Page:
Mudabbir Ali writes about the dynamic life of Farjad Hussain
I want to talk about my friend Shaheed Farjad Hussain and present to you a side of him which many are not aware of.
Farjad was brutally murdered in Naltar, Gilgit last week. The circumstances that led to his murder are being investigated by authorities. I am not here to talk about his death. I wish to share with you the rich mosaic of his life.
Those who personally knew him will agree with me when I say that his was the friendliest soul, filled with a generous spirit of service for humankind. He loved to befriend new people, especially students from Gilgit-Baltistan. His friendships transcended ethnic, linguistic and sectarian divisions. His friendliness and his aim to serve humanity were reflected in his participation in various social forums, such as Gilgit Baltistan Youth Council and Progressive Students’ Collective.
Farjad was a student of sports at the University of Central Punjab (UCP) Lahore and a gold medal-holding Ski player who represented his own institution and HEC in many institutional and national tournaments.
Farjad was also an entrepreneur; he bought a small restaurant in Anarkali Bazar called Mamtu De Hunza. He wanted to popularise it as an alternative public space. Mamtu De Hunza very quickly became a place for students to spend some quality time, especially those who studied at GCU, NCA, PU and KE. The restaurant was such a place of comfort that students would go and stay there for hours. He would never complain about their presence – he built a place which was greatly loved by people.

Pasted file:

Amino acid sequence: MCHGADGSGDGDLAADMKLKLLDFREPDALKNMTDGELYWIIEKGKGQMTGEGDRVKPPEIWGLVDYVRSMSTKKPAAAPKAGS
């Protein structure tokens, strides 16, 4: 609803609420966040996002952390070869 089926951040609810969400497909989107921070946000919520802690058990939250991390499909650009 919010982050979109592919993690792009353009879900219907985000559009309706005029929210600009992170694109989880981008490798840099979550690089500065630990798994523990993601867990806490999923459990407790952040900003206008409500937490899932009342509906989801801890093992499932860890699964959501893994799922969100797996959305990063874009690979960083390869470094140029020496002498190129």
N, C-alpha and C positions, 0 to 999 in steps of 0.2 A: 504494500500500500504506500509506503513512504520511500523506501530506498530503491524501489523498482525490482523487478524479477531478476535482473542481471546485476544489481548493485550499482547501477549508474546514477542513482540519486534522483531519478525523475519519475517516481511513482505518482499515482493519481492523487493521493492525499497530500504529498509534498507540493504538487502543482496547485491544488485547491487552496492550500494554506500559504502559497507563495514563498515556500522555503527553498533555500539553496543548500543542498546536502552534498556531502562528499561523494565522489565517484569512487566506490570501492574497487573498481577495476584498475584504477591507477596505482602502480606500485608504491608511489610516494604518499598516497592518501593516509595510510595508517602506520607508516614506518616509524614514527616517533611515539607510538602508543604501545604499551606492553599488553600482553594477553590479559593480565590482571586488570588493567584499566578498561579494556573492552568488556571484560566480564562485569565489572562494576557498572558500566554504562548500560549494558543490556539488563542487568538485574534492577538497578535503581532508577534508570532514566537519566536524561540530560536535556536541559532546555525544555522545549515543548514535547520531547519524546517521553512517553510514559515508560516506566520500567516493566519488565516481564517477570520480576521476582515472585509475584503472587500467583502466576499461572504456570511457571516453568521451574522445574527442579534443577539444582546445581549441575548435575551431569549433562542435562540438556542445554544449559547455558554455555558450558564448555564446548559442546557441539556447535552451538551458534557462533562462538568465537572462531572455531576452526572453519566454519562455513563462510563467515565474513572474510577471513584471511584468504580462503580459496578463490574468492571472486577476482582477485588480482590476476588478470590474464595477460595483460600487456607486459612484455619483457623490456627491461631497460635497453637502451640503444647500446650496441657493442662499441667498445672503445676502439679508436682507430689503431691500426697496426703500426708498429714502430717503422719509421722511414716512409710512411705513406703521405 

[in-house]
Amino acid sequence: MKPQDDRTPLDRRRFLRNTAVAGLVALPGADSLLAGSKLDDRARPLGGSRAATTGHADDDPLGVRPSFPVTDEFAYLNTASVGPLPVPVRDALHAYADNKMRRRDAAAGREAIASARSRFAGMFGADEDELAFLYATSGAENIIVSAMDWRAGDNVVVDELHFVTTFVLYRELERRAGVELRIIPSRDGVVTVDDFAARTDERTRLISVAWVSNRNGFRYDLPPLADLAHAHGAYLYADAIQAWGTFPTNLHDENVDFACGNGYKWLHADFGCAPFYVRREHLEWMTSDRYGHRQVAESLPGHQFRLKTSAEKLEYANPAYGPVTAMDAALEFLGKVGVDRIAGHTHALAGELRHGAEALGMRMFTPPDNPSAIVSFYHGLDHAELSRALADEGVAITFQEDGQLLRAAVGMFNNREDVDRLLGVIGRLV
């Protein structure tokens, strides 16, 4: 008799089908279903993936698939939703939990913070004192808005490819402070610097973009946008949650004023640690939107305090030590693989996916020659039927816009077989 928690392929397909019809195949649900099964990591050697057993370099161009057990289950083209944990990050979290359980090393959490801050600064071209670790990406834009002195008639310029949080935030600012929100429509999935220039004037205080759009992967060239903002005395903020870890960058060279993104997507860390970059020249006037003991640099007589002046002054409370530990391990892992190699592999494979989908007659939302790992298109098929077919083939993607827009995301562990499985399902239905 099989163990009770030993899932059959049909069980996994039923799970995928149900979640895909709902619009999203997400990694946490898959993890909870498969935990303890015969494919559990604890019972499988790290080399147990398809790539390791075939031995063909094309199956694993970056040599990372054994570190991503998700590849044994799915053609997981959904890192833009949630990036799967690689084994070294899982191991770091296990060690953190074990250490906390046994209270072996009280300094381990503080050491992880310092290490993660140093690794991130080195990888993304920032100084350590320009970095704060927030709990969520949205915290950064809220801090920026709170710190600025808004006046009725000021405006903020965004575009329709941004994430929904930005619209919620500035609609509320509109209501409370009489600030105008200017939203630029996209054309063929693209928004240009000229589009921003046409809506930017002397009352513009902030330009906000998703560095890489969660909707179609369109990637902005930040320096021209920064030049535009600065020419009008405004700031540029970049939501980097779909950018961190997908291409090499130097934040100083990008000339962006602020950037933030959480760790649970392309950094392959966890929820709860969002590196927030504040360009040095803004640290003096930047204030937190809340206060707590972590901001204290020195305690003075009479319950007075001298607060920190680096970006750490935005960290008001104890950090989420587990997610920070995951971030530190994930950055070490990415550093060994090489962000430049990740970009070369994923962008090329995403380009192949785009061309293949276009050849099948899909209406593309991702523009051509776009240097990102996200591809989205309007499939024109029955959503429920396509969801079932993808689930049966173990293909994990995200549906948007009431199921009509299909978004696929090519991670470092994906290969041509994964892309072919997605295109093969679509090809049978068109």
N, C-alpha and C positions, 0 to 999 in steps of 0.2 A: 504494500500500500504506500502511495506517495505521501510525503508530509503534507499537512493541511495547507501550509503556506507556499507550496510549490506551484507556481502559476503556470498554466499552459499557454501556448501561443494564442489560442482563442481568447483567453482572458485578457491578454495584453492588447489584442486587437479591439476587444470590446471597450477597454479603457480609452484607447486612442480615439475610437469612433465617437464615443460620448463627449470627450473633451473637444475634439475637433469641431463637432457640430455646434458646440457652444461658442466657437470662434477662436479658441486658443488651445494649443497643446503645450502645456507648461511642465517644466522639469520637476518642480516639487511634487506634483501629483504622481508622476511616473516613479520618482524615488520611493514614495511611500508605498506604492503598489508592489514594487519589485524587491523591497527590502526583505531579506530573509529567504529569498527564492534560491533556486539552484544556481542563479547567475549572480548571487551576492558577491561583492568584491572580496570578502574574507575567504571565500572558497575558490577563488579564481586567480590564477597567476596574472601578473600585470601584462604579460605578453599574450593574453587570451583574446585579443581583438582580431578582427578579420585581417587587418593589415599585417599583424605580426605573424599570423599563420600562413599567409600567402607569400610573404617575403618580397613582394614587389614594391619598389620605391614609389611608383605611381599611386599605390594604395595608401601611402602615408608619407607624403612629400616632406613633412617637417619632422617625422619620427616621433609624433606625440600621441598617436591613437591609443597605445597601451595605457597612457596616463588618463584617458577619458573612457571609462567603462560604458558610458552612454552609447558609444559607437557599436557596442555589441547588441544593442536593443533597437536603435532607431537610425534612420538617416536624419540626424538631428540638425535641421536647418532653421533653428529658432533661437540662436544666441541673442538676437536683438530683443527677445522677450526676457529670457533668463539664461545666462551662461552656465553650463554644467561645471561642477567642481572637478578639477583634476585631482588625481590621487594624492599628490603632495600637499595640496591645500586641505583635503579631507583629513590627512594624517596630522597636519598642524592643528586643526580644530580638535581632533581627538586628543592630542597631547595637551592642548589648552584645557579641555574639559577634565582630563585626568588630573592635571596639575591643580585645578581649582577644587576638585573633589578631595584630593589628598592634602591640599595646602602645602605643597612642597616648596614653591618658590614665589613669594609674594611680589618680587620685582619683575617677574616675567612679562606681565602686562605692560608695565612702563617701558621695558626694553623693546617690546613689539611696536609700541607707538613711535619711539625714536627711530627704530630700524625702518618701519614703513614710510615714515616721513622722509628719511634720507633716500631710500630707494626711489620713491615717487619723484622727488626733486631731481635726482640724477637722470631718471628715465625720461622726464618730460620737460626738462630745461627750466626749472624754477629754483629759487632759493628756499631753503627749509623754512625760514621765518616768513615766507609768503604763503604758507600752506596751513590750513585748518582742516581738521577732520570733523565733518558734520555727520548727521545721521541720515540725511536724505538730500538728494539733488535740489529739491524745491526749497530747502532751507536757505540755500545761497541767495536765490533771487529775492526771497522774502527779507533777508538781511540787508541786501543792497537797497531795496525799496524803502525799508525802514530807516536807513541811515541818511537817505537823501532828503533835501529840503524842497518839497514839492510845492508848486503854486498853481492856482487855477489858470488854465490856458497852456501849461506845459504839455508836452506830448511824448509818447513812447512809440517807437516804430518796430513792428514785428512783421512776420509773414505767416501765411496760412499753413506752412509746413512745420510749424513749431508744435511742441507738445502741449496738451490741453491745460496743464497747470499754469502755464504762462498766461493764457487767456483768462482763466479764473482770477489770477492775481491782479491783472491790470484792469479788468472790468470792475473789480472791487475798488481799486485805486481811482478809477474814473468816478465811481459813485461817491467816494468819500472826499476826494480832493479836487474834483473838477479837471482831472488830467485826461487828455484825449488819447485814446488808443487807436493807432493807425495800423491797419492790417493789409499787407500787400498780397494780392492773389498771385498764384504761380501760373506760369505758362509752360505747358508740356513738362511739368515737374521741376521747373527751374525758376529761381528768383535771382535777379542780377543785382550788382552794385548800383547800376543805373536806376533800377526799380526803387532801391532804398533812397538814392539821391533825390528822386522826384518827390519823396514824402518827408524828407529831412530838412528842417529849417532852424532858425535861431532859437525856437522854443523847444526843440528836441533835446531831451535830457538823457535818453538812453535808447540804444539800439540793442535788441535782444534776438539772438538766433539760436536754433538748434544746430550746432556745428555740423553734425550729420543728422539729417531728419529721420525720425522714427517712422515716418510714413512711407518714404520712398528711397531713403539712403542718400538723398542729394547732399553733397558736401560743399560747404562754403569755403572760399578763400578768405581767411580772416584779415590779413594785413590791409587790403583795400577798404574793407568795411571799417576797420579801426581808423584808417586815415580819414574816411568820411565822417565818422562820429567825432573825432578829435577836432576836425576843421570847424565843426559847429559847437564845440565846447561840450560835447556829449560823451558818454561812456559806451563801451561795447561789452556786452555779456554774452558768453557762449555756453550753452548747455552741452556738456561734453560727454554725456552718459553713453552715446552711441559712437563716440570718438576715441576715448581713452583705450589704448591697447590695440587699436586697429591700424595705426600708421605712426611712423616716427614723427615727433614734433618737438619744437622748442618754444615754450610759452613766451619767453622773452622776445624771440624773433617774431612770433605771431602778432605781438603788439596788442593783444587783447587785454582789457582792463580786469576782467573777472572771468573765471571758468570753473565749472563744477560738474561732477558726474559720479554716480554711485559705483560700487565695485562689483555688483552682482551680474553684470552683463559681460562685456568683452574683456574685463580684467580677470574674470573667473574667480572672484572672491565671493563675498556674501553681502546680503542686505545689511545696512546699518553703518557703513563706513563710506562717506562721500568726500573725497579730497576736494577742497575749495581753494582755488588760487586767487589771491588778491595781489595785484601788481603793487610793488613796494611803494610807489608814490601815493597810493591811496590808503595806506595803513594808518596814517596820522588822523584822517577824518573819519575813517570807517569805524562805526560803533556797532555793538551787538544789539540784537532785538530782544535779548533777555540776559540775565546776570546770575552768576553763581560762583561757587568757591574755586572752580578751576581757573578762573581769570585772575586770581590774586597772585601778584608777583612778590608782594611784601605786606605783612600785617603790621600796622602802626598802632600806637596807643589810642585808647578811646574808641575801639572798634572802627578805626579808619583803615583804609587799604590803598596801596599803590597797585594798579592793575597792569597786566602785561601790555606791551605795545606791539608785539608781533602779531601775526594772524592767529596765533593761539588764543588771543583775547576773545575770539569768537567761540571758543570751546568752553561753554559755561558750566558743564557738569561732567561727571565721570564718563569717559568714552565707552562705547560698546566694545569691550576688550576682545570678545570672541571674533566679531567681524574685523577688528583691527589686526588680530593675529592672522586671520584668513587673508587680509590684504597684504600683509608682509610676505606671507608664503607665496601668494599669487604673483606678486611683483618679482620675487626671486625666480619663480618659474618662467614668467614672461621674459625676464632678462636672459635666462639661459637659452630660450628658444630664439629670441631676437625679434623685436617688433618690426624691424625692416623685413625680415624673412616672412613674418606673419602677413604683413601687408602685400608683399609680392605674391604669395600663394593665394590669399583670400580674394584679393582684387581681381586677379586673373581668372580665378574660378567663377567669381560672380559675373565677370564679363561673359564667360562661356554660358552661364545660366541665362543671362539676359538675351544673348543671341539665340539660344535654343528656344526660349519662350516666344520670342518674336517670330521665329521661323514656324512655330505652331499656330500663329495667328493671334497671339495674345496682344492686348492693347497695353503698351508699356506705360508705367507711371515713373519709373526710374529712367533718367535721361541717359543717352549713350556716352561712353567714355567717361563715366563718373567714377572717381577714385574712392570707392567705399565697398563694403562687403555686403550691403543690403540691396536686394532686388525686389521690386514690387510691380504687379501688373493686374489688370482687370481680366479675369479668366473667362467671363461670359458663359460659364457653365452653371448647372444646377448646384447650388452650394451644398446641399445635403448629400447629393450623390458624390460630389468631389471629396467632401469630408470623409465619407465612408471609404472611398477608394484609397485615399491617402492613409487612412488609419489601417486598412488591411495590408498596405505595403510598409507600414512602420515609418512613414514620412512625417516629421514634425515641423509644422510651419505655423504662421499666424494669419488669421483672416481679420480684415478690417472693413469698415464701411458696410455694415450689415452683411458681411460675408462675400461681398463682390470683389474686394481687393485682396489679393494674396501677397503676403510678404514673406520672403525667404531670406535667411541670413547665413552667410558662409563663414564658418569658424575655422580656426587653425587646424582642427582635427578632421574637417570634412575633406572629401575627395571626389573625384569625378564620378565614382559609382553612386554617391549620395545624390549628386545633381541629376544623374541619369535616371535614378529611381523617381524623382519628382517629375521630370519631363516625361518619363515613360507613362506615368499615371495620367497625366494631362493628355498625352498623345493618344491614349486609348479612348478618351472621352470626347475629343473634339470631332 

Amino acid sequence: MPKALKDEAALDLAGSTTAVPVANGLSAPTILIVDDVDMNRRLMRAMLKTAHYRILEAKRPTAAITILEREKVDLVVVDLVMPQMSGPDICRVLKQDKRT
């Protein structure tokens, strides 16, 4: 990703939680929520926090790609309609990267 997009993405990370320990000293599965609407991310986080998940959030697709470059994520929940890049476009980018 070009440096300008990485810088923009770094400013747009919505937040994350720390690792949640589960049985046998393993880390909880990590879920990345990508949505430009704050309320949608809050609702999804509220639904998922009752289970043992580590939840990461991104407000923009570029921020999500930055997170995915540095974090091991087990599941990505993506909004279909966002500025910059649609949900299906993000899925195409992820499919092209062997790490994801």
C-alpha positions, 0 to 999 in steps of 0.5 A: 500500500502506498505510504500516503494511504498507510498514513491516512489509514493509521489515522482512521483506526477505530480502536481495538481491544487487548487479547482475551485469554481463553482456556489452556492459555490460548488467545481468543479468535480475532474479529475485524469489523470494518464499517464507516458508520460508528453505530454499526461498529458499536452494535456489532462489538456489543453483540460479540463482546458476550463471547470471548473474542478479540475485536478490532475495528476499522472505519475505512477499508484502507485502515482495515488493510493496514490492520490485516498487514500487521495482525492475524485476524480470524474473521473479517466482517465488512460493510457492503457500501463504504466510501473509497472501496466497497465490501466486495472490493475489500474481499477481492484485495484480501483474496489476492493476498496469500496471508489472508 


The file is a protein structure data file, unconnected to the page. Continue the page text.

Farjad’s restaurant became a kind of home for all those students who believed that the society needs some fixes, and for many this place also invoked the feeling of resistance. When this business turned unprofitable, Farjad went on to make other business ventures. He ran a tourist company registered as Myadventure.pk. He was actively involved in promoting the hidden potentials of tourism in Gilgit-Baltistan.
Farjad believed in humanity more than any religion and was deeply moved by the existing oppression around the world. However, he was a practical man and knew his context, limits, restrictions, resources and time. He would preach the same to his companions who were at forefront of the students’ struggle against oppression in Lahore.
I spent my final days in Lahore as his roommate. We lived like brothers, where he chose to forego his own comforts for my sake by putting my interest over his own. He was concerned and at times frustrated that his political consciousness was of no use unless it could translate to political action in support of the oppressed.
There are many other living examples that testify to his good civic sense and spirit of service to humanity. All these should be enough reason for one to refrain from seeing his murder as merely the result of a sectarian conflict. Farjad’s lack of indulgence in sectarian issues, his close interactions with people of other sects and absence of family rivalries with other residents of Naltar, all point to the fact that he was silenced for showing the courage to speak about the land-grabbing issue in Naltar in particular and for speaking about the rights of the region (GB) in general.